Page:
The FHCDA identifies several situations where involvement of an ethics consultant or committee is required before life-sustaining treatment may be forgone. One situation is when the consulting physician or others responsible for the patient’s care disagree with the attending’s recommendation to forgo life-sustaining treatment for an incapacitated dying patient like Mr. VanderKam. In such cases, if the issue cannot be resolved the law requires that the matter be referred for ethics review.

University Hospital (UH) policy implements and extends this requirement. Patients like Mr. VanderKam are among our most vulnerable citizens. Taking this into account, UH mandates (policy E-18) that an ethics consultation be requested in all cases involving decisions to forgo life-sustaining treatment for decisionally incapacitated dying patients without an available surrogate decision maker. Because UH has an active, well-established ethics consultation service, the first step in ethics review is to contact the service for an ethics consult. If the ethics consultant deems it necessary, an ethics review team will be convened to provide advice about the patient’s care. Ethics consultation is not required for two physicians to enter a DNR order.


The FHCDA provides a much-needed, legally approved process for making end-of-life decisions for incapacitated patients without surrogates. This process, as implemented in UH policy, should be followed for Mr. VanderKam’s care. Court involvement may also be sought, but making these decisions closer to the bedside is almost always preferred. The FHCDA makes New York one of the very few states to require involvement of ethics consultants or committees in patient care dilemmas. This new mandate strengthens the role of existing ethics consult services and poses new challenges for hospitals with less developed mechanisms for addressing ethical issues in patient care.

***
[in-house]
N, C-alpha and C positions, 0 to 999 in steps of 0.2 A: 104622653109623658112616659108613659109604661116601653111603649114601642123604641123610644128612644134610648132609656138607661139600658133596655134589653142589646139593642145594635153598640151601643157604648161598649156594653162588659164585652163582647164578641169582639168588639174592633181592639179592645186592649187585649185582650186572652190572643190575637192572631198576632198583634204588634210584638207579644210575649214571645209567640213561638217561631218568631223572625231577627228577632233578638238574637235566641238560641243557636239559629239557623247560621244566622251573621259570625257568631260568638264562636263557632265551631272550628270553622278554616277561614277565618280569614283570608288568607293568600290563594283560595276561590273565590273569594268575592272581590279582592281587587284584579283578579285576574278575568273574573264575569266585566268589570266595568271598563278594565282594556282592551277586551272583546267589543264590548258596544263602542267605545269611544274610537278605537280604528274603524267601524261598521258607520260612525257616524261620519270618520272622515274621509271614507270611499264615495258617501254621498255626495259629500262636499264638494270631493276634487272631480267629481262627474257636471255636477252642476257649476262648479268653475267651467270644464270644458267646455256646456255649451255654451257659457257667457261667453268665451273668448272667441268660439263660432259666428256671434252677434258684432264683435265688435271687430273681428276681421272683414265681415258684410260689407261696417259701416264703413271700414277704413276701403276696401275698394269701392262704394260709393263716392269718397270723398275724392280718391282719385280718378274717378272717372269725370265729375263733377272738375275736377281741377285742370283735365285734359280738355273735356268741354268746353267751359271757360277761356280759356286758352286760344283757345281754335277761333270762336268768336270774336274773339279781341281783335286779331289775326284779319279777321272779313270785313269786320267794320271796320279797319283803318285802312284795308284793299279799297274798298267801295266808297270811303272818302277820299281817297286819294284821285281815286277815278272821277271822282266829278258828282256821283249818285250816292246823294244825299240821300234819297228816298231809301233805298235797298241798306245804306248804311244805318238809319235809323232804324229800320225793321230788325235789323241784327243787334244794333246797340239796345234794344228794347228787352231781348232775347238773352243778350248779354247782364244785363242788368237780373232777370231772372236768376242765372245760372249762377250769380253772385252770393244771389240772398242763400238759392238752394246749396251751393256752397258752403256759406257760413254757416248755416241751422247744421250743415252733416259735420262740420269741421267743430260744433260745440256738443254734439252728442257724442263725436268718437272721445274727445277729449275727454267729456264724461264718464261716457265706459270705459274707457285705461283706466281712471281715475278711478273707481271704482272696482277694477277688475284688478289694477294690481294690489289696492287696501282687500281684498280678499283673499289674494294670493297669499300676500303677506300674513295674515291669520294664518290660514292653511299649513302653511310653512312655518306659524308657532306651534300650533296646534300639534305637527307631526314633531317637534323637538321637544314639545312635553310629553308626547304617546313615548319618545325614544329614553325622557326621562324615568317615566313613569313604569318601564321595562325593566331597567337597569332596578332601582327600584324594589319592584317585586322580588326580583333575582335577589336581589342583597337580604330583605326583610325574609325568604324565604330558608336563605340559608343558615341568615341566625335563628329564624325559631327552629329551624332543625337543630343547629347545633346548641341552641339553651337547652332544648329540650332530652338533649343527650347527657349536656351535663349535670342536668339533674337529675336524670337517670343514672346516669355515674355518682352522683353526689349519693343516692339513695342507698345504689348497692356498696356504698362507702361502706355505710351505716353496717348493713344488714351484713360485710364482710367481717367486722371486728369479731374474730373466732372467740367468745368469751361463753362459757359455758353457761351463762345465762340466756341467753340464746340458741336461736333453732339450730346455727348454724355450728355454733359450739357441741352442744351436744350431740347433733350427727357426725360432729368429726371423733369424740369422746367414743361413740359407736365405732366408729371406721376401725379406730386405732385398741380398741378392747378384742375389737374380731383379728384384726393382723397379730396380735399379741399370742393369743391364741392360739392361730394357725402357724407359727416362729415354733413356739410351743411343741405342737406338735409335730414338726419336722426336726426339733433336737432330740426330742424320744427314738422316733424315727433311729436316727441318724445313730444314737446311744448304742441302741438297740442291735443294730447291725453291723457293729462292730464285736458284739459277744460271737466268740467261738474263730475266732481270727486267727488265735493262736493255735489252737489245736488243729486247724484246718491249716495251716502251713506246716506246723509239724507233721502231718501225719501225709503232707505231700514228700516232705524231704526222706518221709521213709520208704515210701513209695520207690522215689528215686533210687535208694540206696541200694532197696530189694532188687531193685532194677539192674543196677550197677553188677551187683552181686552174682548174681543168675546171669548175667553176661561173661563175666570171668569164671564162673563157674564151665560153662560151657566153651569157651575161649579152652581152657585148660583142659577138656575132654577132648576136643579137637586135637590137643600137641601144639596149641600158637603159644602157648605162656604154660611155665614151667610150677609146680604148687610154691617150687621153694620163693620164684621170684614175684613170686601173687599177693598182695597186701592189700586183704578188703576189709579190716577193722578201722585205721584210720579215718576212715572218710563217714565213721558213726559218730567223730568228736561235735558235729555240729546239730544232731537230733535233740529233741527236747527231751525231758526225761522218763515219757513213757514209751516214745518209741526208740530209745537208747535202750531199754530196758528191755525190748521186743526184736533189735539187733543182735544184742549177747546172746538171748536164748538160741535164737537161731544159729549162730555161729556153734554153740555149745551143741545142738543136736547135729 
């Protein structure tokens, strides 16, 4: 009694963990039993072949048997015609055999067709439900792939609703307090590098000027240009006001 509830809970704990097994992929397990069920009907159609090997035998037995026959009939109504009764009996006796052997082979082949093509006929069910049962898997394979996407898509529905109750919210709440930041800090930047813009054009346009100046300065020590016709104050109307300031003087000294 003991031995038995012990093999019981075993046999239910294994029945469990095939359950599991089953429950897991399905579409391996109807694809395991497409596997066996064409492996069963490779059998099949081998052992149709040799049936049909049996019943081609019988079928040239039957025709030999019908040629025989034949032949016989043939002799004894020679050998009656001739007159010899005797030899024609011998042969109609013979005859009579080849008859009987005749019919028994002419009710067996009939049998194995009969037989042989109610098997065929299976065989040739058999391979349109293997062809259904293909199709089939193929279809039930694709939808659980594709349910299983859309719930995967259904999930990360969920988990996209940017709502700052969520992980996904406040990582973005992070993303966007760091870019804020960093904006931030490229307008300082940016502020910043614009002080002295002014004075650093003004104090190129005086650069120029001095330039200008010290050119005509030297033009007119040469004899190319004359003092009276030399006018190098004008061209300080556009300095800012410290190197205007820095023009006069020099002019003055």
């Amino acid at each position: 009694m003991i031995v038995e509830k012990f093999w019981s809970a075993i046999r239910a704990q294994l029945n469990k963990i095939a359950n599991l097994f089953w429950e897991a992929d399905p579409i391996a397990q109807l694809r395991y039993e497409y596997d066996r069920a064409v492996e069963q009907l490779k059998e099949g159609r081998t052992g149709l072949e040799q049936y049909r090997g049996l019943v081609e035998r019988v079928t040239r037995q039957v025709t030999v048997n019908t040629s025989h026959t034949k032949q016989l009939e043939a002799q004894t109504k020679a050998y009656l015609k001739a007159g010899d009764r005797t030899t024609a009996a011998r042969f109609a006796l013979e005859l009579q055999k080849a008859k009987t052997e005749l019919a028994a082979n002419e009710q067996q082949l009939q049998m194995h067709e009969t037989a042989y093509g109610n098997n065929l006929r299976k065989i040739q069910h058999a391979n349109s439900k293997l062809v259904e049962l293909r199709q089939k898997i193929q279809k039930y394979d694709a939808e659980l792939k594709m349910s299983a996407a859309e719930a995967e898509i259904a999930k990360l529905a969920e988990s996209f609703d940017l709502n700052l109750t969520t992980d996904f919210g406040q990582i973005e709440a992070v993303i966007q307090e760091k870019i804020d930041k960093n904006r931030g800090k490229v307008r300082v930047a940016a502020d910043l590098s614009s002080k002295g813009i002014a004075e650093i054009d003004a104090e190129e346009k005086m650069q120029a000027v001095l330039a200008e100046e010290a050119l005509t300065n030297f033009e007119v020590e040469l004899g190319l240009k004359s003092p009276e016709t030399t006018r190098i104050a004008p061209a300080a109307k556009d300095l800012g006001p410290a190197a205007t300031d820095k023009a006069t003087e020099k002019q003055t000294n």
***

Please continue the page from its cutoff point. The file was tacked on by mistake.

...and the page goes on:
— Robert S. Olick, K. Faber-Langendoen

About us

Bioethics in Brief is a newsletter of the Center for Bioethics and Humanities, committed to promoting clinical health care and health policy which is patient-centered, compassionate, and just. Opinions expressed in the newsletter are those of the authors and do not represent the position of the Center.

Bioethics in Brief